Spectrogram Tool

Flashing LEDs is a simple but limited view of the audio frequency spectrum. To get a full view of the frequencies let's hook the hardware up to our computer and build a better spectrogram. A spectrogram is a visual representation of the frequencies in a signal--in this case the audio frequencies being output by the FFT running on the hardware.

With the spectrum program from the last page still loaded on your hardware, make sure the hardware is connected to your computer's USB port so you have a serial connection to the device. You will also want to make sure you have all the python software dependencies installed (through a distribution such as Anaconda)--go back to the software page to learn more about how to install these dependencies if necessary.

Also if you're using a distribution like Anaconda, make sure the anaconda/bin folder is in your system path before continuing. You can check this by running the command 'python --version' (without quotes) at the command prompt. You should see something like 'Python 2.7.5 :: Anaconda 1.7.0 (64-bit)' in the response.

Now run the Spectrogram.py file included in the code download. Do this by running the following command:

python Spectrogram.py

Note for Mac OSX: On Mac OSX you might need to do the following first to work around a matplotlib bug:
1. First set the QT_API variable in your terminal session to the value 'pyside' by executing:
export QT_API=pyside
2. Next start the Spectrogram.py program by executing (notice the python.app instead of python command):
python.app Spectrogram.py

You should see a window load with empty graphs on the right and controls/parameters on the left. Click the Serial Port combo box on the left to select the serial port which your hardware is connected to, and click the Open button to establish communication with the device.

Once the device is connected you should see the two graphs on the right start to display data. The top graph is a histogram of the latest frequency intensities. This is similar to what the LEDs are displaying, but showing you the full spectrum of audio frequencies. The height of the bars in the chart represent the intensity in decibels of the audio at a frequency. Rolling your mouse over the chart allows you to highlight specific bars which represent bins in the FFT output. Look in the status bar at the bottom left of the program to see the exact frequency of the selected bin.

The bottom graph is a waterfall display which shows the intensity of frequencies over time. The oldest samples are at the bottom of the graph. You can see new samples come in at the top and roll down to the bottom over time. The frequency of the signal is on the X-axis so low frequencies are to the left and high frequencies to the right. The color of each point represents the intensity of the audio, and the bar at the far right shows the scale of colors to intensity values.

Finally on the left you can see some status and controls to manipulate the hardware. The FFT size and current sample rate should be displayed in the Device Parameters group. The Graphs group has a few sliders to change the scale of intensity values in the graphs--try dragging them up and down to see how the graphs change.
The pictures on the left show a spectrogram of audio in a quiet room. You might notice straight lines running down in the waterfall graph. This appears to be noise being picked up from the LEDs. You can disable the LEDs by sending the following command to the hardware from the serial monitor in Teensyduino (make sure to close the connection in the spectrogram application first):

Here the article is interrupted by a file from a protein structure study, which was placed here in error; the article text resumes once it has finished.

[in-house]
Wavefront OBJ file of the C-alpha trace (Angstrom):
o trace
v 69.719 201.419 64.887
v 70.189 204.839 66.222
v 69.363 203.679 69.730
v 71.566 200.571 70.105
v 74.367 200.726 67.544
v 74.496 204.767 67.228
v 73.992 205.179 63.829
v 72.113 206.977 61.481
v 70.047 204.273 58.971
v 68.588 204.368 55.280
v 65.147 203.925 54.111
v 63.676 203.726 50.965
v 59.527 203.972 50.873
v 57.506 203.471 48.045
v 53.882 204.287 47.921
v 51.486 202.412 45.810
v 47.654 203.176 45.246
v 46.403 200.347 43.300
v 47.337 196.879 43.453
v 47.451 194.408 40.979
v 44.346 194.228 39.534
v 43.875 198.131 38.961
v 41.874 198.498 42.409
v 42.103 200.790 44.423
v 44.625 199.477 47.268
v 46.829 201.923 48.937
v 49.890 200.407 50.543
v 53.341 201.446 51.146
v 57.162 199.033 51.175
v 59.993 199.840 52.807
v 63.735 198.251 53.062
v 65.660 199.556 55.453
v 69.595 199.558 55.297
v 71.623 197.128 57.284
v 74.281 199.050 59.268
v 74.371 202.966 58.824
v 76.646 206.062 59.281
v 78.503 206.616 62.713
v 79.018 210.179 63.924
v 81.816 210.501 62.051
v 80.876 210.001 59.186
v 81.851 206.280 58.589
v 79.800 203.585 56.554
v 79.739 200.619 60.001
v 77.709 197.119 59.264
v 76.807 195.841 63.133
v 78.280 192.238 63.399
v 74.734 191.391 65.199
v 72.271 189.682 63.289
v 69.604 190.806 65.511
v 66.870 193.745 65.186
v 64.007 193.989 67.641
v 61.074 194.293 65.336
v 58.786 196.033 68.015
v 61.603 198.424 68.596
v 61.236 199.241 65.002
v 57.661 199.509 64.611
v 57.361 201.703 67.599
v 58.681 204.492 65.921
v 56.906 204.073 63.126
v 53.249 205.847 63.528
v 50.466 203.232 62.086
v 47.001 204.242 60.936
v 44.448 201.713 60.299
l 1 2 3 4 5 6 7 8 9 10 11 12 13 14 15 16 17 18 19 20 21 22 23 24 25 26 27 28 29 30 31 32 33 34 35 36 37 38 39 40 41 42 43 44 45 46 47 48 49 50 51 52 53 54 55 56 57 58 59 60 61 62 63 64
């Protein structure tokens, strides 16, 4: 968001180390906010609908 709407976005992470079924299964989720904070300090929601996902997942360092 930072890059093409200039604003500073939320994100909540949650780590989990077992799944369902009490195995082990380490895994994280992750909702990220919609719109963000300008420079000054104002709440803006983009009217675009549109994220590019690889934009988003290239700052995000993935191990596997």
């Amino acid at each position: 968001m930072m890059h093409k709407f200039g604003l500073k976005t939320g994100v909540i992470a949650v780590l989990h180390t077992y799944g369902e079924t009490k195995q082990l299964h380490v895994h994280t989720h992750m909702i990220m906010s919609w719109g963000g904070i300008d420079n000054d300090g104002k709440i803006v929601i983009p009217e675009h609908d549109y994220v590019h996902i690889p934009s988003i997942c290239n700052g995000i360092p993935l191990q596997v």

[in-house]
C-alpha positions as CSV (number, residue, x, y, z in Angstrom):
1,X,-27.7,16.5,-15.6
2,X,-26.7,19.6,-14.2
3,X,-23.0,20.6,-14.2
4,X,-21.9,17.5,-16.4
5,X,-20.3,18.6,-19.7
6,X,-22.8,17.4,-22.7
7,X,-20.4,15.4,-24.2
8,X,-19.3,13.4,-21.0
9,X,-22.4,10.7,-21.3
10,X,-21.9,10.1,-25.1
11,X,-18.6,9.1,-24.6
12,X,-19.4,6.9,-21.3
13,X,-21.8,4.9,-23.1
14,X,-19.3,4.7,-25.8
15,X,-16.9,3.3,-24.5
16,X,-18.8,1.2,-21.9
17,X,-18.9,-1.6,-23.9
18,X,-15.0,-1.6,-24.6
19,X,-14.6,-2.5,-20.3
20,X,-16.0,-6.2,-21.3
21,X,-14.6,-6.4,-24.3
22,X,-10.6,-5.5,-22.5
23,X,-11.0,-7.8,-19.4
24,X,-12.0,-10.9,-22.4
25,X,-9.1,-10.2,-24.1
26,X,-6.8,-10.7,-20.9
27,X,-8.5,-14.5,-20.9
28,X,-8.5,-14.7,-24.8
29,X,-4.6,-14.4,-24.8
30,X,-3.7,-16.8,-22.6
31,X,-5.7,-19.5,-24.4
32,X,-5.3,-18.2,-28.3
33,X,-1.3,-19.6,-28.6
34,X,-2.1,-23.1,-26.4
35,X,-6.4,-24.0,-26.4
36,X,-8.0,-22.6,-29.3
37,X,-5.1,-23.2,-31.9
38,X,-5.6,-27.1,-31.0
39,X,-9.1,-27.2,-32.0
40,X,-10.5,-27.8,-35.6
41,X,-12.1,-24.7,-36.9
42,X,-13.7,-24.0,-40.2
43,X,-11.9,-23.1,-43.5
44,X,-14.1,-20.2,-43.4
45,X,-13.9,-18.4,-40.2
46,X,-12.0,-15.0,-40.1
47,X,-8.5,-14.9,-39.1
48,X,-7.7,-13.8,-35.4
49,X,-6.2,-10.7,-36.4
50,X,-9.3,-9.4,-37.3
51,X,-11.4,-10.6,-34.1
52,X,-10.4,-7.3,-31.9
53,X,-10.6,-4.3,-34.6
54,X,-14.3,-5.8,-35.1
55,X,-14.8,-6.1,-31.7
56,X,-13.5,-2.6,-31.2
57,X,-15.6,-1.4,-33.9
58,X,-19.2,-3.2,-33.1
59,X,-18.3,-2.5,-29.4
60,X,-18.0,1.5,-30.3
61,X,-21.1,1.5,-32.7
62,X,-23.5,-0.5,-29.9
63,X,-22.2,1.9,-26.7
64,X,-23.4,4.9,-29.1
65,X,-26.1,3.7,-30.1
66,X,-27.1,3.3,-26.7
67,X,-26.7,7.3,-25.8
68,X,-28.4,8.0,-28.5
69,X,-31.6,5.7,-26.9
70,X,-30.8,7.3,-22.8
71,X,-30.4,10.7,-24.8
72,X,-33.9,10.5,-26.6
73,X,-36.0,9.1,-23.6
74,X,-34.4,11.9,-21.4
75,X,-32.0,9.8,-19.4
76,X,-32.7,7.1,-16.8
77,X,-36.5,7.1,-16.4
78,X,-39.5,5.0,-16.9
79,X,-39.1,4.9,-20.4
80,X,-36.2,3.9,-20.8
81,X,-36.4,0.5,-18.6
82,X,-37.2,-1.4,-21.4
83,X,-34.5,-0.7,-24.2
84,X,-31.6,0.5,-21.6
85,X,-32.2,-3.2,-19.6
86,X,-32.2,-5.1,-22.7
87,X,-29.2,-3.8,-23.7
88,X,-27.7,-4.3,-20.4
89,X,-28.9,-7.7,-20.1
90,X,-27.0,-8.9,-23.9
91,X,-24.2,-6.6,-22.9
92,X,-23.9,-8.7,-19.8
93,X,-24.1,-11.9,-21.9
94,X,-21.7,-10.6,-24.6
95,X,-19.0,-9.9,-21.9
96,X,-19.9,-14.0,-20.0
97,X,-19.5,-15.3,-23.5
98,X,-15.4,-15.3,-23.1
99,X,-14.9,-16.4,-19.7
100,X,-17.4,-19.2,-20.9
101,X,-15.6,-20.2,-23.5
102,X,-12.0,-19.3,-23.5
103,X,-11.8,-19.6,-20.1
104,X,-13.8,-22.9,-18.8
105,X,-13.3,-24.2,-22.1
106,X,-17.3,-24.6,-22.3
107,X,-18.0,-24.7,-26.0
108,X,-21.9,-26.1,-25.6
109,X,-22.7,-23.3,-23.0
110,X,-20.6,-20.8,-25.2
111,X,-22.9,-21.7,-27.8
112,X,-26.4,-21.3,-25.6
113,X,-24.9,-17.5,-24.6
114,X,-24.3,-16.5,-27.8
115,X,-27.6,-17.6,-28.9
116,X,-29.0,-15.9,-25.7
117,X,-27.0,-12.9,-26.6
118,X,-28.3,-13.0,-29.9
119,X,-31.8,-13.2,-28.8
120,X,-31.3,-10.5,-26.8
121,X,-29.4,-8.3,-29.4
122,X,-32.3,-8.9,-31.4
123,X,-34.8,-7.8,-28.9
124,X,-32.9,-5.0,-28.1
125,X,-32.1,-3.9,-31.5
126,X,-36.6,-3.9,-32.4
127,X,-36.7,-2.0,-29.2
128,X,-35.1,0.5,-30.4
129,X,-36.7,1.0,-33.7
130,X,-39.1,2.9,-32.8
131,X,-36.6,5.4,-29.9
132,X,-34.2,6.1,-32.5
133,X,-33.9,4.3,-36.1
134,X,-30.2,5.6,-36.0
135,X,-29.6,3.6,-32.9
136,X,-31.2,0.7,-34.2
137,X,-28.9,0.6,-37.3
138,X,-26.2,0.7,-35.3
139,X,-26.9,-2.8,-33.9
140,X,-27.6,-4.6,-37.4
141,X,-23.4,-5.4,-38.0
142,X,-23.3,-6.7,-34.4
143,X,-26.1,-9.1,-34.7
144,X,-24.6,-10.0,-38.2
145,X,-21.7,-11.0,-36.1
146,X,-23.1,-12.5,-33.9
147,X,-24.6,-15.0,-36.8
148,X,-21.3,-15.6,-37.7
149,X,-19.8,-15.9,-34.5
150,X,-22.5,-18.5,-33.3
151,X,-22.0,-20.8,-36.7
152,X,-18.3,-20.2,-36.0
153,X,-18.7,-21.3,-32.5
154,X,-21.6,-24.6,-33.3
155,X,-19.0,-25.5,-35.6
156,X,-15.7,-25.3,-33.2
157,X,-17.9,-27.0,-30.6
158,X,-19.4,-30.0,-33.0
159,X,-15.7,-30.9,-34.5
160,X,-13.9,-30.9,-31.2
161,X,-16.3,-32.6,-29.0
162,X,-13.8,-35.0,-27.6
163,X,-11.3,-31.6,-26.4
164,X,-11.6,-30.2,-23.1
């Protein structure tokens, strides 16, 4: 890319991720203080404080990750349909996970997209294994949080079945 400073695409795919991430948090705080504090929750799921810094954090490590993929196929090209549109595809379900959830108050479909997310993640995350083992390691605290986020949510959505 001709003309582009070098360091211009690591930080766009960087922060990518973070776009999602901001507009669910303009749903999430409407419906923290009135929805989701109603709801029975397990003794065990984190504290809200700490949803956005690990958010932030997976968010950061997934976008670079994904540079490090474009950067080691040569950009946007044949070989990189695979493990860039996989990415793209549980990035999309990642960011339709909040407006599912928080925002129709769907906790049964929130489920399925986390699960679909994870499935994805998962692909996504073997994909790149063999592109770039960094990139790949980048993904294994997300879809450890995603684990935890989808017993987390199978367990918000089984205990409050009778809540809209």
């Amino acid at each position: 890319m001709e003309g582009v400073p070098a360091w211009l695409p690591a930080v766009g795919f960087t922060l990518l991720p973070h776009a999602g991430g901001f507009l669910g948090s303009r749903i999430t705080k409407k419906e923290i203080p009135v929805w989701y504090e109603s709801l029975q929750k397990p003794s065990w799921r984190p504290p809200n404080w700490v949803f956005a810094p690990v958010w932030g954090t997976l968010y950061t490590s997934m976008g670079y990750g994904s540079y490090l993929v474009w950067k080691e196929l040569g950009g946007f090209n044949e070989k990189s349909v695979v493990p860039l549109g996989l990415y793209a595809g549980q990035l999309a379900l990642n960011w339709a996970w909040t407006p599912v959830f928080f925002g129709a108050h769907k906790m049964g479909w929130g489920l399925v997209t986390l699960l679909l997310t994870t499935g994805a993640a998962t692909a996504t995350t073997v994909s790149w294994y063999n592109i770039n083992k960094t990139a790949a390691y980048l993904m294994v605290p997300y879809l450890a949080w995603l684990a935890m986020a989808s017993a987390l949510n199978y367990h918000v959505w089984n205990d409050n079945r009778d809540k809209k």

With the LEDs disabled you should see the bars disappear from the waterfall graph, like the second photo shows.
The spectrogram is a powerful tool we'll use in this guide to analyze audio. For now try playing some audio or making noise to see how it's represented on the graphs. For example the picture on the left is showing the spectrogram of audio from the opening of this orchestral piece.

You can see low frequencies in the 50-300hz range are quite intense. The powerful brass instruments like the trombone, trumpet, and french horns in the music are generating a lot of audio at these frequencies.

You can also see many of the intensity peaks are at evenly spaced frequencies. Some of these are harmonics generated by the instruments. For example a violin string vibrating to play a note at a specific frequency is also generating sound at integer multiples of the note's frequency. How an instrument generates harmonics contributes greatly to the timbre, or character of sound, of the instrument.
Finally, try changing the sample rate by clicking the Modify button in the Device Parameters group on the left. You can use values from ~150hz to ~9000hz. Notice as the sample rate decreases, both the range of frequencies decreases (at a rate of half the sample rate) and the amount of time to get a new sample increases (because it takes longer to fill the 256 samples for running the FFT).

At lower sample rates you can see each frequency bin is smaller and represents a tighter range of frequencies. The image on the left is audio captured at a sample rate of 250hz. This means each frequency bin from the FFT represents about 1 hz. It's interesting to see a strong line at 60hz at the bottom of the graph. This is from a 60hz vibration being picked up when the hardware is resting on my desk--I suspect the fans and hard drives in my computer are generating this noise. You can see when I picked up the device off the table there was a strong bump in intensity (red horizontal line in the middle) and then the 60hz vibration disappeared (newest samples at the top).
Continue on to learn about how to use the spectrogram to analyze and detect a sequence of tones.
This guide was first published on Oct 03, 2013. It was last updated on Oct 03, 2013. This page (Spectrogram Tool) was last updated on Sep 17, 2019.